Cole Sear is the Sweetest Seer you’ll Ever Meet

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Gracie Westphal, Brimstone Editor and Reporter

There’s no doubt that classic horror movies are some of the best, but not always because of the scares. In, The Shining, for example, most people will agree that the movie isn’t all that scary. But the way the music ties in with the setting, ominous silences, and disturbing plot- It’s just something you don’t really forget.

 

But one movie that surpassed all of my expectations for a horror film was The Sixth Sense. The almost two-hour movie that came out in 1999 was completely off my radar up until this October, and almost every person I asked said that it was a wonderful film. It’s probably most well known for the, “I see dead people”, meme. 

 

The Sixth Sense begins at a point that you normally wouldn’t expect for a film. One of the main characters, a child psychologist played by Bruce Willis, is in the middle of celebrating an award for his achievements when he’s shot in his own home by one of his former patients, who kills himself seconds later.

 

Disturbed by what happened, the psychologist, Dr. Malcolm Crowe, continues with his endeavor of helping mentally ill children, starting with an 8 year old boy named Cole Sear. Dr. Crowe is intrigued by his new patient because of the similarities between him and the former patient that attacked him, and decides to take extra special care with Cole as if he were helping both boys.

 

In meeting Cole, Dr. Crowe realises that he has a tough case on his hands; Cole is a stubborn, misunderstood boy who refuses to give up any information about what he’s dealing with. But beneath it all, you can tell that Cole is a sweet, traumatized kid who desperately wants help- He just doesn’t know how or who to ask for it.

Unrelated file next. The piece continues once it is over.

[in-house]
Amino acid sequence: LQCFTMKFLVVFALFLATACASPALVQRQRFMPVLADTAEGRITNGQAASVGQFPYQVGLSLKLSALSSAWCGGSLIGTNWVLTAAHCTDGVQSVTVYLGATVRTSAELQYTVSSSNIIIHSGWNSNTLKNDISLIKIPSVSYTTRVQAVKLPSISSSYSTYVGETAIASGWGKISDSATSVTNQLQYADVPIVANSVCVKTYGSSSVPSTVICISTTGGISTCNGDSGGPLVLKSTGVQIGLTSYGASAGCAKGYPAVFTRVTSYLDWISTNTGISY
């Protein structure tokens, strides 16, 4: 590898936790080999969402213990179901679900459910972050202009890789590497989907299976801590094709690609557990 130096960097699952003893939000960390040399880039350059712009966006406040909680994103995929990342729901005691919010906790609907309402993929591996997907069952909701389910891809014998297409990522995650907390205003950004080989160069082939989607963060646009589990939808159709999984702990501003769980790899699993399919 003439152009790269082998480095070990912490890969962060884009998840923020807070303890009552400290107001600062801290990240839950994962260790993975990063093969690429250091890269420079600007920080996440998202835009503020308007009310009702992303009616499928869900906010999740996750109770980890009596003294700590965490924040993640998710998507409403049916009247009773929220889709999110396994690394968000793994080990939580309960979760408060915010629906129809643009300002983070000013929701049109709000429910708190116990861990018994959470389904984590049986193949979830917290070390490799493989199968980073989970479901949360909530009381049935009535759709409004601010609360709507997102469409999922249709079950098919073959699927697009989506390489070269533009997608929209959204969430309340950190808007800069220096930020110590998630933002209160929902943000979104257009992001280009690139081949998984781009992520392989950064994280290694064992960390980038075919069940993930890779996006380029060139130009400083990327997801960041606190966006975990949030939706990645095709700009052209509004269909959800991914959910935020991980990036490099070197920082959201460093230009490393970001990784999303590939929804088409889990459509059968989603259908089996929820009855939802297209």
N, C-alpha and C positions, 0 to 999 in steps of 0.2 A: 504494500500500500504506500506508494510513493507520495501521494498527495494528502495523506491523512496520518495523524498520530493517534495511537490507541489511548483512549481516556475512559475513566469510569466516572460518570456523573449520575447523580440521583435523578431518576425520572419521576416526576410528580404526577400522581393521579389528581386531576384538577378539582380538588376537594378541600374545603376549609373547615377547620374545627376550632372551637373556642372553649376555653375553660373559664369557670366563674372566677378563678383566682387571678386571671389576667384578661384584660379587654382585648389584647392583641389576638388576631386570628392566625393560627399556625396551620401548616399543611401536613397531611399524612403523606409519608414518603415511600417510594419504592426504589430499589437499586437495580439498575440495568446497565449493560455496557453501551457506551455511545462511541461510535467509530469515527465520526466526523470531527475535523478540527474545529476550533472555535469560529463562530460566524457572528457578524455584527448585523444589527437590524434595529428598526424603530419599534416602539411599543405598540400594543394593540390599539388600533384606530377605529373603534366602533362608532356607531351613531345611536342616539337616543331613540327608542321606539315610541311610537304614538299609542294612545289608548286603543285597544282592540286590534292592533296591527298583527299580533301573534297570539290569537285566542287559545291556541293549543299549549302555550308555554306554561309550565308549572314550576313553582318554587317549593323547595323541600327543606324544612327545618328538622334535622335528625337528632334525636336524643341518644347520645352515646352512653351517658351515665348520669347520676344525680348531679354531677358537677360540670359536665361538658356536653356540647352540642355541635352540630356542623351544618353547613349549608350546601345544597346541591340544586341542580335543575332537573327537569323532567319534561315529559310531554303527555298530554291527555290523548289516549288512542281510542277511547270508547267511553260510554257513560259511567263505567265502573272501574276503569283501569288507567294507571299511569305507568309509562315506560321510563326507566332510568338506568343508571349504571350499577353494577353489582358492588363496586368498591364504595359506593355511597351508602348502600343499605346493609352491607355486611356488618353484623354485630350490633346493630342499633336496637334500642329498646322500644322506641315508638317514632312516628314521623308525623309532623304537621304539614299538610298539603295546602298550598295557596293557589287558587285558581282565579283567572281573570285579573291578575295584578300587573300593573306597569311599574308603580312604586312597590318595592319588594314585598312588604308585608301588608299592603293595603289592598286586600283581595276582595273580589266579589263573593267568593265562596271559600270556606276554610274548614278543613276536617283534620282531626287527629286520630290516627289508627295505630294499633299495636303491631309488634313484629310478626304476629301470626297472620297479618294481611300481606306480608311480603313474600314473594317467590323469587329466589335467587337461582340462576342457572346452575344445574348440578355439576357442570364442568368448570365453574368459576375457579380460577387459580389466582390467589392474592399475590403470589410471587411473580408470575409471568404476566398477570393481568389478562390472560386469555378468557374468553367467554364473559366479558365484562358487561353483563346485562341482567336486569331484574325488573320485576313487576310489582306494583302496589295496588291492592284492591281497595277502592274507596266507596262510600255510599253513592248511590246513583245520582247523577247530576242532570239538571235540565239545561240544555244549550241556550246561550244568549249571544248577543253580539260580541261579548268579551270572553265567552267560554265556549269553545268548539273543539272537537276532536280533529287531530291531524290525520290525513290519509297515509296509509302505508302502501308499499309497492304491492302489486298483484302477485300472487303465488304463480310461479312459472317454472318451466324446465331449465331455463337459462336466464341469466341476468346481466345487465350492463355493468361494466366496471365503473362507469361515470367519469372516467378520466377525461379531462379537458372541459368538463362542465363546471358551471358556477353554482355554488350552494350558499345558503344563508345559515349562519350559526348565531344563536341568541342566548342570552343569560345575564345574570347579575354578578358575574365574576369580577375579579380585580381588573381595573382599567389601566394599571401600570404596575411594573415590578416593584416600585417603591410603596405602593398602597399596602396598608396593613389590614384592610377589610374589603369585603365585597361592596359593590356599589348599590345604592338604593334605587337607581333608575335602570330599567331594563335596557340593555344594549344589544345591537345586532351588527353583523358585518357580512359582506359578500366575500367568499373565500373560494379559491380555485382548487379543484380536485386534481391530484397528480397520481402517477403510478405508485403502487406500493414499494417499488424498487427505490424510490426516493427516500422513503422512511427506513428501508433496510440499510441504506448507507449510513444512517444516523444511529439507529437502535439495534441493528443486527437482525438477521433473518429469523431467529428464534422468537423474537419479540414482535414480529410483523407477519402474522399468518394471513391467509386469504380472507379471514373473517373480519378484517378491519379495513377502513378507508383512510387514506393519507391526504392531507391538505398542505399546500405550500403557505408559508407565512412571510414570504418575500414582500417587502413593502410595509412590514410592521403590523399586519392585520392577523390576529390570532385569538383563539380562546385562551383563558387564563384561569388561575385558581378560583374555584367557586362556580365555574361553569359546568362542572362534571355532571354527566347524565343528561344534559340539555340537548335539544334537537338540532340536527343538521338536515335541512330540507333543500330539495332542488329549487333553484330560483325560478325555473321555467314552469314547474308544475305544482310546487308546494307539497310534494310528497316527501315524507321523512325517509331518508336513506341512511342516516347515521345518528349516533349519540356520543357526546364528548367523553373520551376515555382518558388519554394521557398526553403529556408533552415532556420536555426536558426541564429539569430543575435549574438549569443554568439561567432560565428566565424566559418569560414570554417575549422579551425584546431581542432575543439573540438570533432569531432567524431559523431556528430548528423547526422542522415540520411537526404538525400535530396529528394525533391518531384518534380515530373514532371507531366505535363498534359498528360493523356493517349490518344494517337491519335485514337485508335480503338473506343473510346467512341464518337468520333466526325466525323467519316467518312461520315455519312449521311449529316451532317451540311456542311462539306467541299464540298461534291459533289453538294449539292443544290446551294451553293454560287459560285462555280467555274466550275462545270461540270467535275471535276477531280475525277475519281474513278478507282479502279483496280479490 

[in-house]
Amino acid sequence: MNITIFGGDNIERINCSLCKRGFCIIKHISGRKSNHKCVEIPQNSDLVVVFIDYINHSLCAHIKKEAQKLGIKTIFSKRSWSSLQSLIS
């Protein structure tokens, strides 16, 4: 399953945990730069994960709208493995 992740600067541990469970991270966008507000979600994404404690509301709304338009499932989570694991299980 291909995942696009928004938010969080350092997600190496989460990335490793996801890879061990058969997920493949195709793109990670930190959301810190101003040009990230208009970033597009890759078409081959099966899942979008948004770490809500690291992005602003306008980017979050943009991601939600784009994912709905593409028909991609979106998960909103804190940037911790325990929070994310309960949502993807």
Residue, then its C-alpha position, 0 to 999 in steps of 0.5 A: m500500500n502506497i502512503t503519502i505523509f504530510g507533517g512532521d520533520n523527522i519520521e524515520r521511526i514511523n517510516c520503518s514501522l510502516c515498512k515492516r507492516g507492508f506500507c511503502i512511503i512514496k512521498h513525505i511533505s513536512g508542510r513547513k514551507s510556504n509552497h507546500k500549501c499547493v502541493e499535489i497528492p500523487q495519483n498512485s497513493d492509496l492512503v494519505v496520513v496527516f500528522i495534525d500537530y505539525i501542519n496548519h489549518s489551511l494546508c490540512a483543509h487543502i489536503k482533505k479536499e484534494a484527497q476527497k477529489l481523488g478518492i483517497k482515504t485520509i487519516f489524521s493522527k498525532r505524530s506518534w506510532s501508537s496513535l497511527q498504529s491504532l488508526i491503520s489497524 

However, Dr. Crowe has no idea what lays in store for him in the near the future. His fixation on Cole causes strain between him and his wife, who grows ever more upset and withdrawn as the story continues to unfold. While, on the other hand, Dr. Crowe finally learns Cole’s big secret and realises that the situation is much more grave than it originally seemed.

 

The Sixth Sense is an absolutely beautiful film. You cannot fully appreciate it until you’ve watched all the way to the very end, where a shocking twist might just leave you in tears. And that’s what’s so great about it, you’re overcome with emotion when you watch it.

 

While there definitely were a few scenes that got my heart pounding, I have to admit that this horror film isn’t very, well, horrifying. There isn’t much gore, violence, or jump scares, but in my opinion, those things aren’t necessary to make a great horror movie. I think the movie is more about emotions other than fear; Sadness, pity, heartache. Mostly, you can’t help but feel bad for Cole, who thinks he needs to deal with his terrifying secret all on his own.

Despite the fact that this movie is not as scary as it had the potential to be, I would recommend it to anyone looking for something to give them a good cry. We all need that kind of thing sometimes. If it were me, I’d definitely give The Sixth Sense 4.5 stars. However, if you are sensitive to content that deals with topics such as suicide, death, or violence, you might want to consider whether or not to watch this film.

Either way, The Sixth Sense is a movie I will never forget, and neither will you.